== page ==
Cork native takes to the stage in Shakespeare's poem of rape and its aftermath

Camille O’Sullivan returns in Shakespeare’s poem of rape and its aftermath, writes Esther McCarthy

Cork native takes to the stage in Shakespeare's poem of rape and its aftermath

Camille O’Sullivan returns in Shakespeare’s poem of rape and its aftermath, writes Esther McCarthy

It was the performance that brought her around the world and singled her out as a great acting talent as well as singer. Now Cork’s Camille O’Sullivan is returning to the stage with her unique take on Shakespeare’s The Rape of Lucrece. Directed by Elizabeth Freestone, O’Sullivan teams with long-time musical collaborator Feargal Murray to bring this take of violence, innocence and power to the Gate’s stage.

It’s a new take on the show she previously toured with the Royal Shakespeare Company and she has fond memories of bringing it to Cork a number of years ago, shortly after she’d begun dating actor Aidan Gillen.

“He came to see me in the Cork Opera House actually. It was the early days of our courting. He surprised me. And afterwards he said: ‘You did good!’” she laughs. “I think being a Cork girl is what sealed my fate, because he loves Cork. We went on a bar crawl. The RSC also said it was their favourite place on the whole tour. I loved it because I’m a proud Cork girl.

“What’s sweet is that neither of us had seen each other on stage (before they started dating). He’s very supportive and very honest with me. I love his work ethic, it’s a vocation and that’s very much where the similarities between him and I lie.”

She is both excited and daunted at the prospect of bringing this new interpretation to Dublin’s Gate.

“We’ve recreated it. It’s so ingrained, what I do instinctively on stage hasn’t stopped but it’s how the stage is set. And a little older maybe, a few things happening along the way, life’s ups and downs that change to even a more rounded person on stage. That’s what the director found in me, she said it’s fascinating to see.

“I was terrified learning it again. I was like, four pages a day, two months ago, going: ‘Oh my God, how am I going to do this?!’ I’m not trained as an actress. I’ve done all my performing learning it from the stage. What’s lovely about it is that a lot of people didn’t really know that poem. It’s a poem that’s one-dimensional and we turned it into a play, and what’s fascinating about it is not many Shakepeare plays give a woman’s voice such a long time on stage.”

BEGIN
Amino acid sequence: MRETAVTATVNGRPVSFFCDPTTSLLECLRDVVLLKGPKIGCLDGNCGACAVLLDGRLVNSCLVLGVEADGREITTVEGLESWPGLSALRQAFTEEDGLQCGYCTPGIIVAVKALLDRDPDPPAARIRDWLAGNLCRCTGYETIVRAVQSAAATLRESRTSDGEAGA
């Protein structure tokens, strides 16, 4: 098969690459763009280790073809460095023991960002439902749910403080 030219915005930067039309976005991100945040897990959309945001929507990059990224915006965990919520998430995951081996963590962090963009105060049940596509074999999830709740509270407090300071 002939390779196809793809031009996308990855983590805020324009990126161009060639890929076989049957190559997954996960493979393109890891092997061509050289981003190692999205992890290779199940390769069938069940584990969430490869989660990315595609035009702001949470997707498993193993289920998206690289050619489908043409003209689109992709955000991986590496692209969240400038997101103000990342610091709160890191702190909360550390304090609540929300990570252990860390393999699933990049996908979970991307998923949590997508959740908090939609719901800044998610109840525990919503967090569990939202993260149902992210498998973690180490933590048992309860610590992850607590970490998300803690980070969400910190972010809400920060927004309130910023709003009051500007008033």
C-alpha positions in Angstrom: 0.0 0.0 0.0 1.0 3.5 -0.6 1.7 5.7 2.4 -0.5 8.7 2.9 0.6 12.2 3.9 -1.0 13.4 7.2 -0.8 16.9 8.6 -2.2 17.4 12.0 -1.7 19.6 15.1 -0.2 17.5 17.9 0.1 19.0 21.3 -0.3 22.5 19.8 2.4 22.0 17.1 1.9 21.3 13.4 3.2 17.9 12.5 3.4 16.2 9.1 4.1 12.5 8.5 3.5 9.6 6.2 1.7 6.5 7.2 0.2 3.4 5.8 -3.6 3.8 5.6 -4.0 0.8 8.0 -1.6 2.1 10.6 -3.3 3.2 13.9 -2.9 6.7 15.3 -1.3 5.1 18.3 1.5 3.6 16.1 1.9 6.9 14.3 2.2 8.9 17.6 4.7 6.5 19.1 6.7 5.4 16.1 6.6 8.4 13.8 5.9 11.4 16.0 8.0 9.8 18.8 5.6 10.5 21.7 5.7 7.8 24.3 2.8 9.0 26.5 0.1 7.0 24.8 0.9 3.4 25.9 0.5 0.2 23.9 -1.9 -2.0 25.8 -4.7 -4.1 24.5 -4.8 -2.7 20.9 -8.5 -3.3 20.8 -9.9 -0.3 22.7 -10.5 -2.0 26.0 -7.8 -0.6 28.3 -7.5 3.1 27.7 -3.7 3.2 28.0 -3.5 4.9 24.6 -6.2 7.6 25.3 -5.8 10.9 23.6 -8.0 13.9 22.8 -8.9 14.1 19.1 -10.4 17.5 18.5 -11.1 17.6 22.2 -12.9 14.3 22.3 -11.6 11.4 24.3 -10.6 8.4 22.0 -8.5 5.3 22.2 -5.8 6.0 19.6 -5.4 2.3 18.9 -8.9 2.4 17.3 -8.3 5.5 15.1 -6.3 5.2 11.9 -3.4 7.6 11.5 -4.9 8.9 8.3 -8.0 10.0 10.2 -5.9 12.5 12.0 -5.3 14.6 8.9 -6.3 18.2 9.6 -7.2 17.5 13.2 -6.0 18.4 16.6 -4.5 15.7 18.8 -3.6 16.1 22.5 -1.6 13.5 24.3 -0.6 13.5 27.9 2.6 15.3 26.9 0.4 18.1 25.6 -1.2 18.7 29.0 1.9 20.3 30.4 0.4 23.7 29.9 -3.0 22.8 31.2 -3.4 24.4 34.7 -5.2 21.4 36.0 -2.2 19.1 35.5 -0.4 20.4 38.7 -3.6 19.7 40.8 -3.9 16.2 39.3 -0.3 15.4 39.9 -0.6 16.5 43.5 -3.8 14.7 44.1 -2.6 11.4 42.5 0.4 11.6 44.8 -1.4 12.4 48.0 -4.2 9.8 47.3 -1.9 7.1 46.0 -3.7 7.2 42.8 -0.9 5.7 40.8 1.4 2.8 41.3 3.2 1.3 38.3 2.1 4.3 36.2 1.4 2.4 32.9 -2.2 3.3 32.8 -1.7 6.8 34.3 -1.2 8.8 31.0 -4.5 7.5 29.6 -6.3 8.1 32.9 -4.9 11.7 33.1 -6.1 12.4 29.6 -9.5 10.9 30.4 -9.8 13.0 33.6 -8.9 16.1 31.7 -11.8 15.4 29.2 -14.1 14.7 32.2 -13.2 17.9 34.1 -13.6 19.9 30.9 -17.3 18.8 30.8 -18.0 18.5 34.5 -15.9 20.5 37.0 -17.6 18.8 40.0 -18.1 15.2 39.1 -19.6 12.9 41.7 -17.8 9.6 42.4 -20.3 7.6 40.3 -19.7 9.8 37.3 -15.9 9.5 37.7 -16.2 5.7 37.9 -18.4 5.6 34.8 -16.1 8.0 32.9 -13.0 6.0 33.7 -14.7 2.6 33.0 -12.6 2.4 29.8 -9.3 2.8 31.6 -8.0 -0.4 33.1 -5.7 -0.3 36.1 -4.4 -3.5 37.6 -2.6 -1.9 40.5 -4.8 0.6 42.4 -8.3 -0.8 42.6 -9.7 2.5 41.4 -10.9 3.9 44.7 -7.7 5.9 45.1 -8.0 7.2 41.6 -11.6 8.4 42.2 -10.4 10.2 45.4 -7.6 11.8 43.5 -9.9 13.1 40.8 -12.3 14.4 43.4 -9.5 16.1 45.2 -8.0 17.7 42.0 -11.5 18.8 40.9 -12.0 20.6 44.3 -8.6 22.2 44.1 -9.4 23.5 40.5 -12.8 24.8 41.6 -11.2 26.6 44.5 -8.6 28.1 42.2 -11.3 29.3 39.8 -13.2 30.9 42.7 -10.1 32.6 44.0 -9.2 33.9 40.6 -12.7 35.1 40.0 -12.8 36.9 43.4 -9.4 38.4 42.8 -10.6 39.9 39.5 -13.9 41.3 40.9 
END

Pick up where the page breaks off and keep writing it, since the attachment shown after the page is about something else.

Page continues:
She says the musicality of Shakepeare’s language helped her and Murray in adapting some of the verse to song. “What I’ve discovered through the years is somehow Fergal and I know how to take songs and make the lyrics stand out. Complete respect to anyone I sing because I adore their music for starters, but I have to try and make it my own because if not, then I’m going to be some sort of tribute.

“Rhyme in a Shakespeare poem is — luckily — different to a play, and that makes it easier to put music to. You’re swimming in Shakespeare’s language. The title is horrible, but the poem is so beautiful, so haunting and so moving.”

O’Sullivan was recently delighted to take to the stage along with Bono and Nick Cave for Shane MacGowan’s sixtieth birthday celebrations. “There were so many different emotions. I love Shane dearly, I’m a big fan, I’ve toured with The Pogues. Then the person who I love most as a writer, Nick Cave, was there. Johnny Depp on stage and Imelda May and Cerys Matthews, some of my favourite singers, and then the sadness of poor Dolores O’Riordan, we were all going on stage when we heard the news. It was heartbreaking to be there with all these other musicians who were Irish and thinking of her.

“It was just so emotional. Shane has written some of the most beautiful songs I’ve ever heard in my life, they’re a testament to him. He’ll always have them.”

The Rape of Lucrece runs at Dublin’s Gate Theatre from tonight to April 7

More in this section

IE Logo

ABHAILE

Your guide to staying at home

Discover the

Install our free app today

Available on